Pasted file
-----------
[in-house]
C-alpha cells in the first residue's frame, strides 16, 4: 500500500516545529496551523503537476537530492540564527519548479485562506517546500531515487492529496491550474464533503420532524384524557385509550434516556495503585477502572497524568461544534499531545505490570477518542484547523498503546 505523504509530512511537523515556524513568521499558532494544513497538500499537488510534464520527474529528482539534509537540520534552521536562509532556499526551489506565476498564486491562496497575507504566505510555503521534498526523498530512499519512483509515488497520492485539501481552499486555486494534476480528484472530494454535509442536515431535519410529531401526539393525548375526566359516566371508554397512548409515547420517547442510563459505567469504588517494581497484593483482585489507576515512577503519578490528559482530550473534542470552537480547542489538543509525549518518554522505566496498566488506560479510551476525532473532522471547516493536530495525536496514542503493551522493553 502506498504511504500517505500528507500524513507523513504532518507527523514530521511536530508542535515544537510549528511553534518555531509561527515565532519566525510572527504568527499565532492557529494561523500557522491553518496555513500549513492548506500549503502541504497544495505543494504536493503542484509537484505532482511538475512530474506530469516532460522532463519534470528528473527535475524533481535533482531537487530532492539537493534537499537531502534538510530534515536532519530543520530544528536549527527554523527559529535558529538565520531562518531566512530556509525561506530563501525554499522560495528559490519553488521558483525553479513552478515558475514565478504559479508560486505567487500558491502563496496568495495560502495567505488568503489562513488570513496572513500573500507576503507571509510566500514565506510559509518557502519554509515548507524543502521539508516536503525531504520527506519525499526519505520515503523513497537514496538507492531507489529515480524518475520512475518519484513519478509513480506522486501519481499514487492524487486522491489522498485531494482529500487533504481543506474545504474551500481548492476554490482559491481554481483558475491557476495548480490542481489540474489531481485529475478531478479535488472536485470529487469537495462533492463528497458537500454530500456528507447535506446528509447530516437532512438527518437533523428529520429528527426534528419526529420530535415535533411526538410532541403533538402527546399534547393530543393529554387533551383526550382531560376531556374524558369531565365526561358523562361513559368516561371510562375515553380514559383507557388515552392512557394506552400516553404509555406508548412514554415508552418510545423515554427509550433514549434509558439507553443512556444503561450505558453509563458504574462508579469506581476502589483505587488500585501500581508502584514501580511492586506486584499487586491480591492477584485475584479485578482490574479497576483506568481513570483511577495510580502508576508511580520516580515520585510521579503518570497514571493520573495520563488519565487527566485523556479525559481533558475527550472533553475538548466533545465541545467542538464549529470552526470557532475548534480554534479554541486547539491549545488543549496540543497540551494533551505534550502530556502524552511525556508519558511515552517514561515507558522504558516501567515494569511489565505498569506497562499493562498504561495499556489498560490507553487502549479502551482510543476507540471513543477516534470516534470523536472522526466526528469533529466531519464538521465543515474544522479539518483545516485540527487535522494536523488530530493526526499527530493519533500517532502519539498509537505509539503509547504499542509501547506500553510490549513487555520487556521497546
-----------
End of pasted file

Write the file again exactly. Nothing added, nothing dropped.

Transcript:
[in-house]
C-alpha cells in the first residue's frame, strides 16, 4: 500500500516545529496551523503537476537530492540564527519548479485562506517546500531515487492529496491550474464533503420532524384524557385509550434516556495503585477502572497524568461544534499531545505490570477518542484547523498503546 505523504509530512511537523515556524513568521499558532494544513497538500499537488510534464520527474529528482539534509537540520534552521536562509532556499526551489506565476498564486491562496497575507504566505510555503521534498526523498530512499519512483509515488497520492485539501481552499486555486494534476480528484472530494454535509442536515431535519410529531401526539393525548375526566359516566371508554397512548409515547420517547442510563459505567469504588517494581497484593483482585489507576515512577503519578490528559482530550473534542470552537480547542489538543509525549518518554522505566496498566488506560479510551476525532473532522471547516493536530495525536496514542503493551522493553 502506498504511504500517505500528507500524513507523513504532518507527523514530521511536530508542535515544537510549528511553534518555531509561527515565532519566525510572527504568527499565532492557529494561523500557522491553518496555513500549513492548506500549503502541504497544495505543494504536493503542484509537484505532482511538475512530474506530469516532460522532463519534470528528473527535475524533481535533482531537487530532492539537493534537499537531502534538510530534515536532519530543520530544528536549527527554523527559529535558529538565520531562518531566512530556509525561506530563501525554499522560495528559490519553488521558483525553479513552478515558475514565478504559479508560486505567487500558491502563496496568495495560502495567505488568503489562513488570513496572513500573500507576503507571509510566500514565506510559509518557502519554509515548507524543502521539508516536503525531504520527506519525499526519505520515503523513497537514496538507492531507489529515480524518475520512475518519484513519478509513480506522486501519481499514487492524487486522491489522498485531494482529500487533504481543506474545504474551500481548492476554490482559491481554481483558475491557476495548480490542481489540474489531481485529475478531478479535488472536485470529487469537495462533492463528497458537500454530500456528507447535506446528509447530516437532512438527518437533523428529520429528527426534528419526529420530535415535533411526538410532541403533538402527546399534547393530543393529554387533551383526550382531560376531556374524558369531565365526561358523562361513559368516561371510562375515553380514559383507557388515552392512557394506552400516553404509555406508548412514554415508552418510545423515554427509550433514549434509558439507553443512556444503561450505558453509563458504574462508579469506581476502589483505587488500585501500581508502584514501580511492586506486584499487586491480591492477584485475584479485578482490574479497576483506568481513570483511577495510580502508576508511580520516580515520585510521579503518570497514571493520573495520563488519565487527566485523556479525559481533558475527550472533553475538548466533545465541545467542538464549529470552526470557532475548534480554534479554541486547539491549545488543549496540543497540551494533551505534550502530556502524552511525556508519558511515552517514561515507558522504558516501567515494569511489565505498569506497562499493562498504561495499556489498560490507553487502549479502551482510543476507540471513543477516534470516534470523536472522526466526528469533529466531519464538521465543515474544522479539518483545516485540527487535522494536523488530530493526526499527530493519533500517532502519539498509537505509539503509547504499542509501547506500553510490549513487555520487556521497546